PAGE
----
I officially love the Kindle Fire

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I’ve been a gadget nerd for close to forever now. Most of the time, I’m carrying an iPod Touch in one pocket, a BlackBerry in another and my laptop in my bag. I actually own three laptops, an iPad and a desktop. I’ve got a DS, a Wii and an Xbox 360 (with Kinect, thank you).

My newest and most favorite gadget is the Kindle Fire. It has joined the elite group of gadgets I carry with me at all times, and I use it more than any other gadget in my collection.

If you’re wondering whether you should get one, the answer is yes.

Here’s what I love about it:

1. No Apple. My biggest frustration with the iPad and iPod Touch is Apple, and my inability to do what I want with my devices. I can’t understand Apple’s app approval process, either. While we’re told it is to ensure we get the best apps, the App Store is chock full of garbage. The Kindle has a different master — Amazon — but I’ve been in Apple land so long that it just feels good to get out.

2. Android. The Kindle Fire runs a heavily modified version of Google’s Android operating system. It’s easy to use, responsive, and generally makes lots of sense. The Kindle doesn’t seem to get bogged down and clunky the way early-gen Android phones did. After a few days of interacting with the Fire, iOS started to look its age — old and outdated, by tech standards.

3. Form. The Kindle Fire is the perfect size. I’ve spent quite a lot of time going from iPad to iPod, frustrated that one is too big and the other is too small. The iPad is just too heavy and bulky and slippery to be used comfortably as a reader. And playing games that require two hands in nearly impossible. The iPod Touch is nice for playing some games, but too small to be a reader. I use my devices often for Netflix and YouTube. While Netflix looks great on the iPad, you need to prop the iPad up or suffer carpal tunnel syndrome. The iPod Touch is so small that you’ll need to hold it fairly close in order to enjoy what you’re watching. The Kindle fire, however, can be comfortably held in one hand at a distance that isn’t awkward. In addition, the non-slip back on the Kindle Fire makes it easier and more comfortable to hold.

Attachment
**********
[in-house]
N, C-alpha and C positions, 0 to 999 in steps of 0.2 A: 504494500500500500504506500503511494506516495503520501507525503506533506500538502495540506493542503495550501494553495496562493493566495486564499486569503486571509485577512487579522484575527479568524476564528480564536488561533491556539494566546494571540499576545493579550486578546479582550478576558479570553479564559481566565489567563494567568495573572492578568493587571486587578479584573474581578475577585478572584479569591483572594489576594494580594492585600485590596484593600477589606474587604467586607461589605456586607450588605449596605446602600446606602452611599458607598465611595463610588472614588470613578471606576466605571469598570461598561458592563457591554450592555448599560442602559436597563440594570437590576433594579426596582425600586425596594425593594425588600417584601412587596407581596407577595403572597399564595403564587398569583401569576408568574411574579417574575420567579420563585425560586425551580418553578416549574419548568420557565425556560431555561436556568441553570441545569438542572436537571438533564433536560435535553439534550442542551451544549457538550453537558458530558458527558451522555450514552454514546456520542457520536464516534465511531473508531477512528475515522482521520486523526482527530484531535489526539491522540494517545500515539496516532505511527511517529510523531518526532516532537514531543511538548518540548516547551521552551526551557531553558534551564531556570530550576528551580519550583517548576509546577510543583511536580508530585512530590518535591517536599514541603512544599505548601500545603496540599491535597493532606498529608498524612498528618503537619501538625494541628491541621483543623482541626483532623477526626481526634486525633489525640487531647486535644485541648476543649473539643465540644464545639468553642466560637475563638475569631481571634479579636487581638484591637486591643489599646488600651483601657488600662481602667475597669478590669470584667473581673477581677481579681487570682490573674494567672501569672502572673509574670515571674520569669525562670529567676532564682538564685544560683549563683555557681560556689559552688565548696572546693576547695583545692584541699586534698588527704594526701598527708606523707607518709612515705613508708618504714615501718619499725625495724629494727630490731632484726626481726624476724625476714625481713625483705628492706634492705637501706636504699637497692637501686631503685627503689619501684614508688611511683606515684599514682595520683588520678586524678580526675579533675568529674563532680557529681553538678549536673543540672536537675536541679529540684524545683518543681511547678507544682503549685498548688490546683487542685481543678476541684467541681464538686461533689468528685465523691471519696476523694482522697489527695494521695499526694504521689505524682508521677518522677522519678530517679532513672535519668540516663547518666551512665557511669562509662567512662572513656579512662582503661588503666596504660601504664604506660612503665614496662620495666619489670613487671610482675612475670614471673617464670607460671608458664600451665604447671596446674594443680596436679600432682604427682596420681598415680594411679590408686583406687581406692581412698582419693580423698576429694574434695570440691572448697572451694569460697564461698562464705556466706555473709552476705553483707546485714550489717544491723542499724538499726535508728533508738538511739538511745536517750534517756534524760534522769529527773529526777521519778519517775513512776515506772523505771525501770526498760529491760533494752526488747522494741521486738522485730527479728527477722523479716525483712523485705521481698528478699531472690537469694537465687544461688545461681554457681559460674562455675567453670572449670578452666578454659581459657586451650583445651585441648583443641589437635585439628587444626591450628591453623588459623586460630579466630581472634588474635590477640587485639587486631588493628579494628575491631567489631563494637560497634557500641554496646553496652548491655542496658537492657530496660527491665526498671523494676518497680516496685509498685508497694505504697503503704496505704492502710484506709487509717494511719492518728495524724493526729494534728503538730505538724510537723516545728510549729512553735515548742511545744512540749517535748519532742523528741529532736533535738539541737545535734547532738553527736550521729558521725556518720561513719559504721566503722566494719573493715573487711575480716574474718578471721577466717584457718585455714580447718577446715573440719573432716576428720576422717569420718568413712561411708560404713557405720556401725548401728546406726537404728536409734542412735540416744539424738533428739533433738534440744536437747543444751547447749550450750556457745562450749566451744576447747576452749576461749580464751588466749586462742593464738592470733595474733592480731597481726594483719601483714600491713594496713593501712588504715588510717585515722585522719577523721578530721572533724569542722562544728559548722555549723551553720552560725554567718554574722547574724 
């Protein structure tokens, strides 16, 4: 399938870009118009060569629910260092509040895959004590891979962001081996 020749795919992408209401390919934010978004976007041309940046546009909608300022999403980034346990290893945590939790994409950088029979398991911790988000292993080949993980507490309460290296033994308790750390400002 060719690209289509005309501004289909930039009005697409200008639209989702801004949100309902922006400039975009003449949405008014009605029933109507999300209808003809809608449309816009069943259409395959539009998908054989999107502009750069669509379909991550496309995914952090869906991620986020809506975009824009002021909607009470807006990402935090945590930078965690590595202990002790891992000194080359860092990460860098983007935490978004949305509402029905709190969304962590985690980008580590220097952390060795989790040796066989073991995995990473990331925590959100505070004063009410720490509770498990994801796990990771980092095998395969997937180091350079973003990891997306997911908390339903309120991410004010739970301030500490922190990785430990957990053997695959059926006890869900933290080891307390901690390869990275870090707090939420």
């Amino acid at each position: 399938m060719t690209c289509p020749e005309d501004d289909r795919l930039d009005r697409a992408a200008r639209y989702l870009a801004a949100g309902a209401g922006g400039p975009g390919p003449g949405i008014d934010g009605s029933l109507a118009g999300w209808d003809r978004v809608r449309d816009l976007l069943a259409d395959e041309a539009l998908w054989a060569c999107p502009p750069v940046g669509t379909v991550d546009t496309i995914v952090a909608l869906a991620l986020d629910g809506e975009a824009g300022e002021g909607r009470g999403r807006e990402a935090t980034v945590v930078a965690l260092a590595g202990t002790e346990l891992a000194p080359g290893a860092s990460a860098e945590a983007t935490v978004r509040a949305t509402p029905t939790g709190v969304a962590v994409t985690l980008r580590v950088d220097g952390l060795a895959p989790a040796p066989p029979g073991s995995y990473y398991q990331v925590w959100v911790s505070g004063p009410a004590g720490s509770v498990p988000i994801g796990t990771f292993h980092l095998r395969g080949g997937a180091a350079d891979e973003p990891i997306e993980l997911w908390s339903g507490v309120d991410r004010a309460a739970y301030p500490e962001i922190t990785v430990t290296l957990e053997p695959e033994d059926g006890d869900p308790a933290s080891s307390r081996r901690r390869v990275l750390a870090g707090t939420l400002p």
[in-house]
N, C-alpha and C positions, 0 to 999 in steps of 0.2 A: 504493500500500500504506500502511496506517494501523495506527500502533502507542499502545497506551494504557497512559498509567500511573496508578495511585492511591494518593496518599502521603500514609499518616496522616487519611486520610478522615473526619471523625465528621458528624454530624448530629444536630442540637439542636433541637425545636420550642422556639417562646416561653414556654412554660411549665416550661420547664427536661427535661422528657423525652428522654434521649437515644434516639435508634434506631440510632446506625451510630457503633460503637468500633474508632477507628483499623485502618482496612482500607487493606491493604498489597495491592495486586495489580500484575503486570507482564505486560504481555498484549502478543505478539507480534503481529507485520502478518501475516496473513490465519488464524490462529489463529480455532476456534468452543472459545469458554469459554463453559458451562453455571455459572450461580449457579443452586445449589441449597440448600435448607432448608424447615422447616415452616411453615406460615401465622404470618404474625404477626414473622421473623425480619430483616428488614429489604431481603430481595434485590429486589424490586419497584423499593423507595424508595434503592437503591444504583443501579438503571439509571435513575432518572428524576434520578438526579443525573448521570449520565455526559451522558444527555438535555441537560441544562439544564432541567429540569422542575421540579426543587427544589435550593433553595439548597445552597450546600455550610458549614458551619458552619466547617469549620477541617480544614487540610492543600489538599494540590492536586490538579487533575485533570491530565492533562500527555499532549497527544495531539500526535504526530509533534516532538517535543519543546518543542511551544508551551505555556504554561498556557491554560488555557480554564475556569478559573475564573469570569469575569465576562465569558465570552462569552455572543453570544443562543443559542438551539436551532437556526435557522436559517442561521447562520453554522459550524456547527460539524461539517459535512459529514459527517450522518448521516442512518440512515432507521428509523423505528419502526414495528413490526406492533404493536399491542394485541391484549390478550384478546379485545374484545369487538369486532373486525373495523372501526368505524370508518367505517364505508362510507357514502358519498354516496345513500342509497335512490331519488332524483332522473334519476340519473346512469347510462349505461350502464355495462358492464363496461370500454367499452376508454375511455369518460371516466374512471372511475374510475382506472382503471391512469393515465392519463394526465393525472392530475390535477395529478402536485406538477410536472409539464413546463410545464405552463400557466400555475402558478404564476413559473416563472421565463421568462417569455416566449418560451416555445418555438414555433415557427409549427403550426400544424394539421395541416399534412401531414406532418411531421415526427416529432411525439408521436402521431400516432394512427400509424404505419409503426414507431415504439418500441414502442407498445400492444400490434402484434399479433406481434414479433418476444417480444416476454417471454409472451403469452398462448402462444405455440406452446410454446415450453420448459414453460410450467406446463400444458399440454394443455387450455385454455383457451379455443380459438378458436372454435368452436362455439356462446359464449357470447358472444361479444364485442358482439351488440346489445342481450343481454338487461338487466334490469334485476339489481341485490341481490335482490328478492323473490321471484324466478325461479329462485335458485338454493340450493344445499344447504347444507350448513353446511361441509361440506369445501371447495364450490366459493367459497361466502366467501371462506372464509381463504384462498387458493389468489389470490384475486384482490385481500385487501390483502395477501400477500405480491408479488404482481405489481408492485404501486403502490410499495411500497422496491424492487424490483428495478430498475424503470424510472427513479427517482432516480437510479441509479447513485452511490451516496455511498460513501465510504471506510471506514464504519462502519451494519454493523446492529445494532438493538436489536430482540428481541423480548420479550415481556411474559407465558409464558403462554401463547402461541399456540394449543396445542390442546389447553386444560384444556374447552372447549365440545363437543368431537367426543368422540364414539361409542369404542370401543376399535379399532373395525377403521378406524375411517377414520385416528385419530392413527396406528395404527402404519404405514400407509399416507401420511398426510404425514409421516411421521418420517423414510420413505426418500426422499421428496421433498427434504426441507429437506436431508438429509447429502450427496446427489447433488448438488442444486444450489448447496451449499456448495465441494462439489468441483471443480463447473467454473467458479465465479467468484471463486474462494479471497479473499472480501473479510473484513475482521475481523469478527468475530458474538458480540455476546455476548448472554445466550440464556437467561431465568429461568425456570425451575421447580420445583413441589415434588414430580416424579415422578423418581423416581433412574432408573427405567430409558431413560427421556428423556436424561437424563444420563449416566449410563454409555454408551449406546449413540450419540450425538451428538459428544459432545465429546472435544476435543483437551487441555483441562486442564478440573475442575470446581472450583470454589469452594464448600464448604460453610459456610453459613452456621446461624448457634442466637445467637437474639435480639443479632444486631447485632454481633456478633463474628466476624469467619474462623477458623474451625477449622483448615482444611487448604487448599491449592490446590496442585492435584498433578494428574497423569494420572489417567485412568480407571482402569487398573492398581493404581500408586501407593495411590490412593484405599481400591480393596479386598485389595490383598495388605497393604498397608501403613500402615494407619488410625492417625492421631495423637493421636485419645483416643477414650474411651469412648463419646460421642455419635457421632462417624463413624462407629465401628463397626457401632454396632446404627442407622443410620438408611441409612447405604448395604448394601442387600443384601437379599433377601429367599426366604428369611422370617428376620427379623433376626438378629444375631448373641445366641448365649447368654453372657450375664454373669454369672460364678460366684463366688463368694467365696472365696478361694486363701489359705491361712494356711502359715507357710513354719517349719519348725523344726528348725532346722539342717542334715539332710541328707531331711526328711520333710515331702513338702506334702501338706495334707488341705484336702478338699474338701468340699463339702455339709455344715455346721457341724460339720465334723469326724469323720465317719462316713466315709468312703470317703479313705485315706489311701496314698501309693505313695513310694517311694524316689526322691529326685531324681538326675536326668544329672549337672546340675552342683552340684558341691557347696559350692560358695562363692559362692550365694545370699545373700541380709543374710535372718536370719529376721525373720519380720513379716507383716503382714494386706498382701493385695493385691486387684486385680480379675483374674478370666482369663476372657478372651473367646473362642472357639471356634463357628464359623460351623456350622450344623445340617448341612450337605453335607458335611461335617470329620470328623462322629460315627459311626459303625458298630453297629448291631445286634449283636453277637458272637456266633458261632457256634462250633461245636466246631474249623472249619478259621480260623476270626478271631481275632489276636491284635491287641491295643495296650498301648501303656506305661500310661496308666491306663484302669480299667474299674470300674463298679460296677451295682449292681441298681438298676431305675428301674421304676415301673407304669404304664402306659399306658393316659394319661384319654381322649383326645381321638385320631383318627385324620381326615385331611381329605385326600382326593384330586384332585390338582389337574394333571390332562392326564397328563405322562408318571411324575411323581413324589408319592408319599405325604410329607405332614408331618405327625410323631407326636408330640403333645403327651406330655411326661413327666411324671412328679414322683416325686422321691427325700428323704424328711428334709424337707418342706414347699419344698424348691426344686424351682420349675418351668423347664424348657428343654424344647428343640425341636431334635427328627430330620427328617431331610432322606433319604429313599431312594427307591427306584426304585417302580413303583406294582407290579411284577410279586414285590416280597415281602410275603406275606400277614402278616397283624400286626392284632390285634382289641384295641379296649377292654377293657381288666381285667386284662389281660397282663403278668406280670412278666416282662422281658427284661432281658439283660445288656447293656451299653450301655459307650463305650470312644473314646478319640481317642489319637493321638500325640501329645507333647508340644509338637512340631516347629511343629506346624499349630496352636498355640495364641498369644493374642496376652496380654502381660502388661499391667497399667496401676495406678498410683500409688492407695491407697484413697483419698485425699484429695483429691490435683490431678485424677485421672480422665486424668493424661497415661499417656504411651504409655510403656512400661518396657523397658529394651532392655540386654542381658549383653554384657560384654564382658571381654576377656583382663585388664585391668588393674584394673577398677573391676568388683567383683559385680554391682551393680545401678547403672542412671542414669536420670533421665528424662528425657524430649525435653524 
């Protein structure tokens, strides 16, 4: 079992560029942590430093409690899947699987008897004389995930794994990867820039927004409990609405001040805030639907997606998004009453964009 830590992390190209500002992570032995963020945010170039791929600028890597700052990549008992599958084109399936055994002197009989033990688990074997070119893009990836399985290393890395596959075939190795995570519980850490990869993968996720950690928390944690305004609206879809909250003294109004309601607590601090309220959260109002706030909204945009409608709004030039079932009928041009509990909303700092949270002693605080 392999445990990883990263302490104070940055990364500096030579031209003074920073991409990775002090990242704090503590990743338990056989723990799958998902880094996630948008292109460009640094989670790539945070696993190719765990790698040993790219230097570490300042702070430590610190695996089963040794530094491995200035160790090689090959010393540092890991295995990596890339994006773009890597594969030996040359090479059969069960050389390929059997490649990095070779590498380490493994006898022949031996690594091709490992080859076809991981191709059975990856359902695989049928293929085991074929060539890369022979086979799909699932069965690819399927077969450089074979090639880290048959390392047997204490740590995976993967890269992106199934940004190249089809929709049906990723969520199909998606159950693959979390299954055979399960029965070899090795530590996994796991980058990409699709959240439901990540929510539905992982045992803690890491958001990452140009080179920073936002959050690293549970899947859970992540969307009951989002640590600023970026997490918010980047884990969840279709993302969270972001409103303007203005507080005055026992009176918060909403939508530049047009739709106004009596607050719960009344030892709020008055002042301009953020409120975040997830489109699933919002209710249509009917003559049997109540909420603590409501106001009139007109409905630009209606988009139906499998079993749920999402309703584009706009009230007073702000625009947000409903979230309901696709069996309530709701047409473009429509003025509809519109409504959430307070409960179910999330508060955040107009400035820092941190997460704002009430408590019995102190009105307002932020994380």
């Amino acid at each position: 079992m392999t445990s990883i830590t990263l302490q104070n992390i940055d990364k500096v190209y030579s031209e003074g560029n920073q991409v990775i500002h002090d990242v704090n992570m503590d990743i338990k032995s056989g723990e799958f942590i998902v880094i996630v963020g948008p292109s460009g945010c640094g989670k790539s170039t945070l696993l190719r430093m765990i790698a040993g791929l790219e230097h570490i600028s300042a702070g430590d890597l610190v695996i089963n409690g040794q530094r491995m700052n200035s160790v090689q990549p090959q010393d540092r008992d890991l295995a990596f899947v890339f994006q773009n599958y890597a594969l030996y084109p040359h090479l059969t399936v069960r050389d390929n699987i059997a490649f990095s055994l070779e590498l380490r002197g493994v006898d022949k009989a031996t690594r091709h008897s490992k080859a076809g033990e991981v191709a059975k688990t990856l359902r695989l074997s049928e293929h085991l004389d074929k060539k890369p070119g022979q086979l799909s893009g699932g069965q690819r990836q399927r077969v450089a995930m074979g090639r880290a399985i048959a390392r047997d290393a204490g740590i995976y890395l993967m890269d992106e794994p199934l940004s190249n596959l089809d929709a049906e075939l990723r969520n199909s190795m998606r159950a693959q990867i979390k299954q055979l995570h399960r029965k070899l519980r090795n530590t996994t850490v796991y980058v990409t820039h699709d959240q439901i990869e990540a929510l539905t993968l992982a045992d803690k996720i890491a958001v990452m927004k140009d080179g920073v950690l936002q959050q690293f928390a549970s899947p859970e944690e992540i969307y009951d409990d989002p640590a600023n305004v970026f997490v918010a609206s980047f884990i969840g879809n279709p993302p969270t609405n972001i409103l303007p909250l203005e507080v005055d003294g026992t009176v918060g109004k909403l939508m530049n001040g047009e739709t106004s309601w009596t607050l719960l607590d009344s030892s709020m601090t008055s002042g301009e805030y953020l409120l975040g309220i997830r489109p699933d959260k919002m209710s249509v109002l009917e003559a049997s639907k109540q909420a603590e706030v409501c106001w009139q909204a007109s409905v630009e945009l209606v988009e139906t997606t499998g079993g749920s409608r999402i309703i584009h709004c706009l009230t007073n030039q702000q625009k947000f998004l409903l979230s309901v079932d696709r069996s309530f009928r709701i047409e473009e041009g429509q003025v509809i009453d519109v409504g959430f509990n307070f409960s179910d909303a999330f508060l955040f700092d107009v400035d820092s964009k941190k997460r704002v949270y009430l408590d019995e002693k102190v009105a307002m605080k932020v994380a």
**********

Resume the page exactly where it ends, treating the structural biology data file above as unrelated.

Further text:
4. Amazon. If Apple’s iTunes and App Store have any competition, it’s Amazon. The Amazon Marketplace includes apps, music, movies, books — in short, all the media you care to consume is right there for the taking. And there’s plenty of free content as well, especially if you’re an Amazon Prime member. The Kindle makes it easy to shop Amazon for non-digital items, too.

5. Price. Without a doubt, the Kindle is the best value on the market. Yes, it’s less powerful than the iPad. It’s smaller, it doesn’t have the fancy screen resolution, and it isn’t made by Apple. But at $200, you can get two Kindle Fires for the price of one low-end iPad, and still have $100 left over. Better yet, consider the annual updates Apple makes to the iPad. If you were to buy a new iPad each year for five years, you’d shell out $2,500. Five Kindle Fires? $1,000. Considering that this is the first edition of the Kindle Fire, I have to assume there are many improvements to come. Frankly, I don’t mind dropping a couple hundred dollars each year to get a new Fire. An iPad? It just isn’t worth the money.


It isn’t all roses, however. Here are a few things I dislike about the Fire:

1. Amazon. I really dislike being locked into any single ecosystem, which is why I’m one of the few dinosaurs who still carries a BlackBerry. I enjoy tinkering and playing with free apps found out in the wild. I’m smart enough to mess with my devices without messing them up. I don’t want to have to jailbreak a device in order to get it to do what I want. Amazon’s decision to lock the Kindle into its own ecosystem, for me, causes problems like….

2. Access. There’s no Facebook app for the Kindle Fire, but the Fire comes loaded with a nifty Facebook icon right on the home screen — cleverly added to your favorites — that links you to Facebook’s mobile site. There is, however, a Facebook app for Android. Unfortunately, you can’t get it, because it isn’t in the Amazon Marketplace. But there’s a Twitter app, which works quite well. The problem here is that Amazon obviously picked a favorite by including Facebook in the favorites, even though there’s no dedicated app available. And Facebook, thinking you’re running a regular Android device, prompts you regularly to download its Android app — which doesn’t exist on the Marketplace, and therefore can’t be installed. Amazon needs to fix such things. To me, this is clearly the biggest frustration.

3. Options. There really needs to be a 3G option here. I generally use my Kindle at home, but I’d love for it to be more portable. Unfortunately, when I’m on the go, I find myself forced to reach for my BlackBerry for Internet access, when I’d really like to grab the Fire. That being said, I could easily get around the problem with a mobile hotspot — which is likely what I’ll do.

4. Carousel. I don’t even know what it’s supposed to do. I thought at first that it was for negotiating through open programs. It seems, however, to be a running history of what you’ve recently had open. That’s okay, but I’d like the ability to change its function, so it doesn’t keep everything. If there’s already a dedicated link (like the web) or there’s already a favorite, why clutter up the carousel with those things? It looks neat, but functions…meh.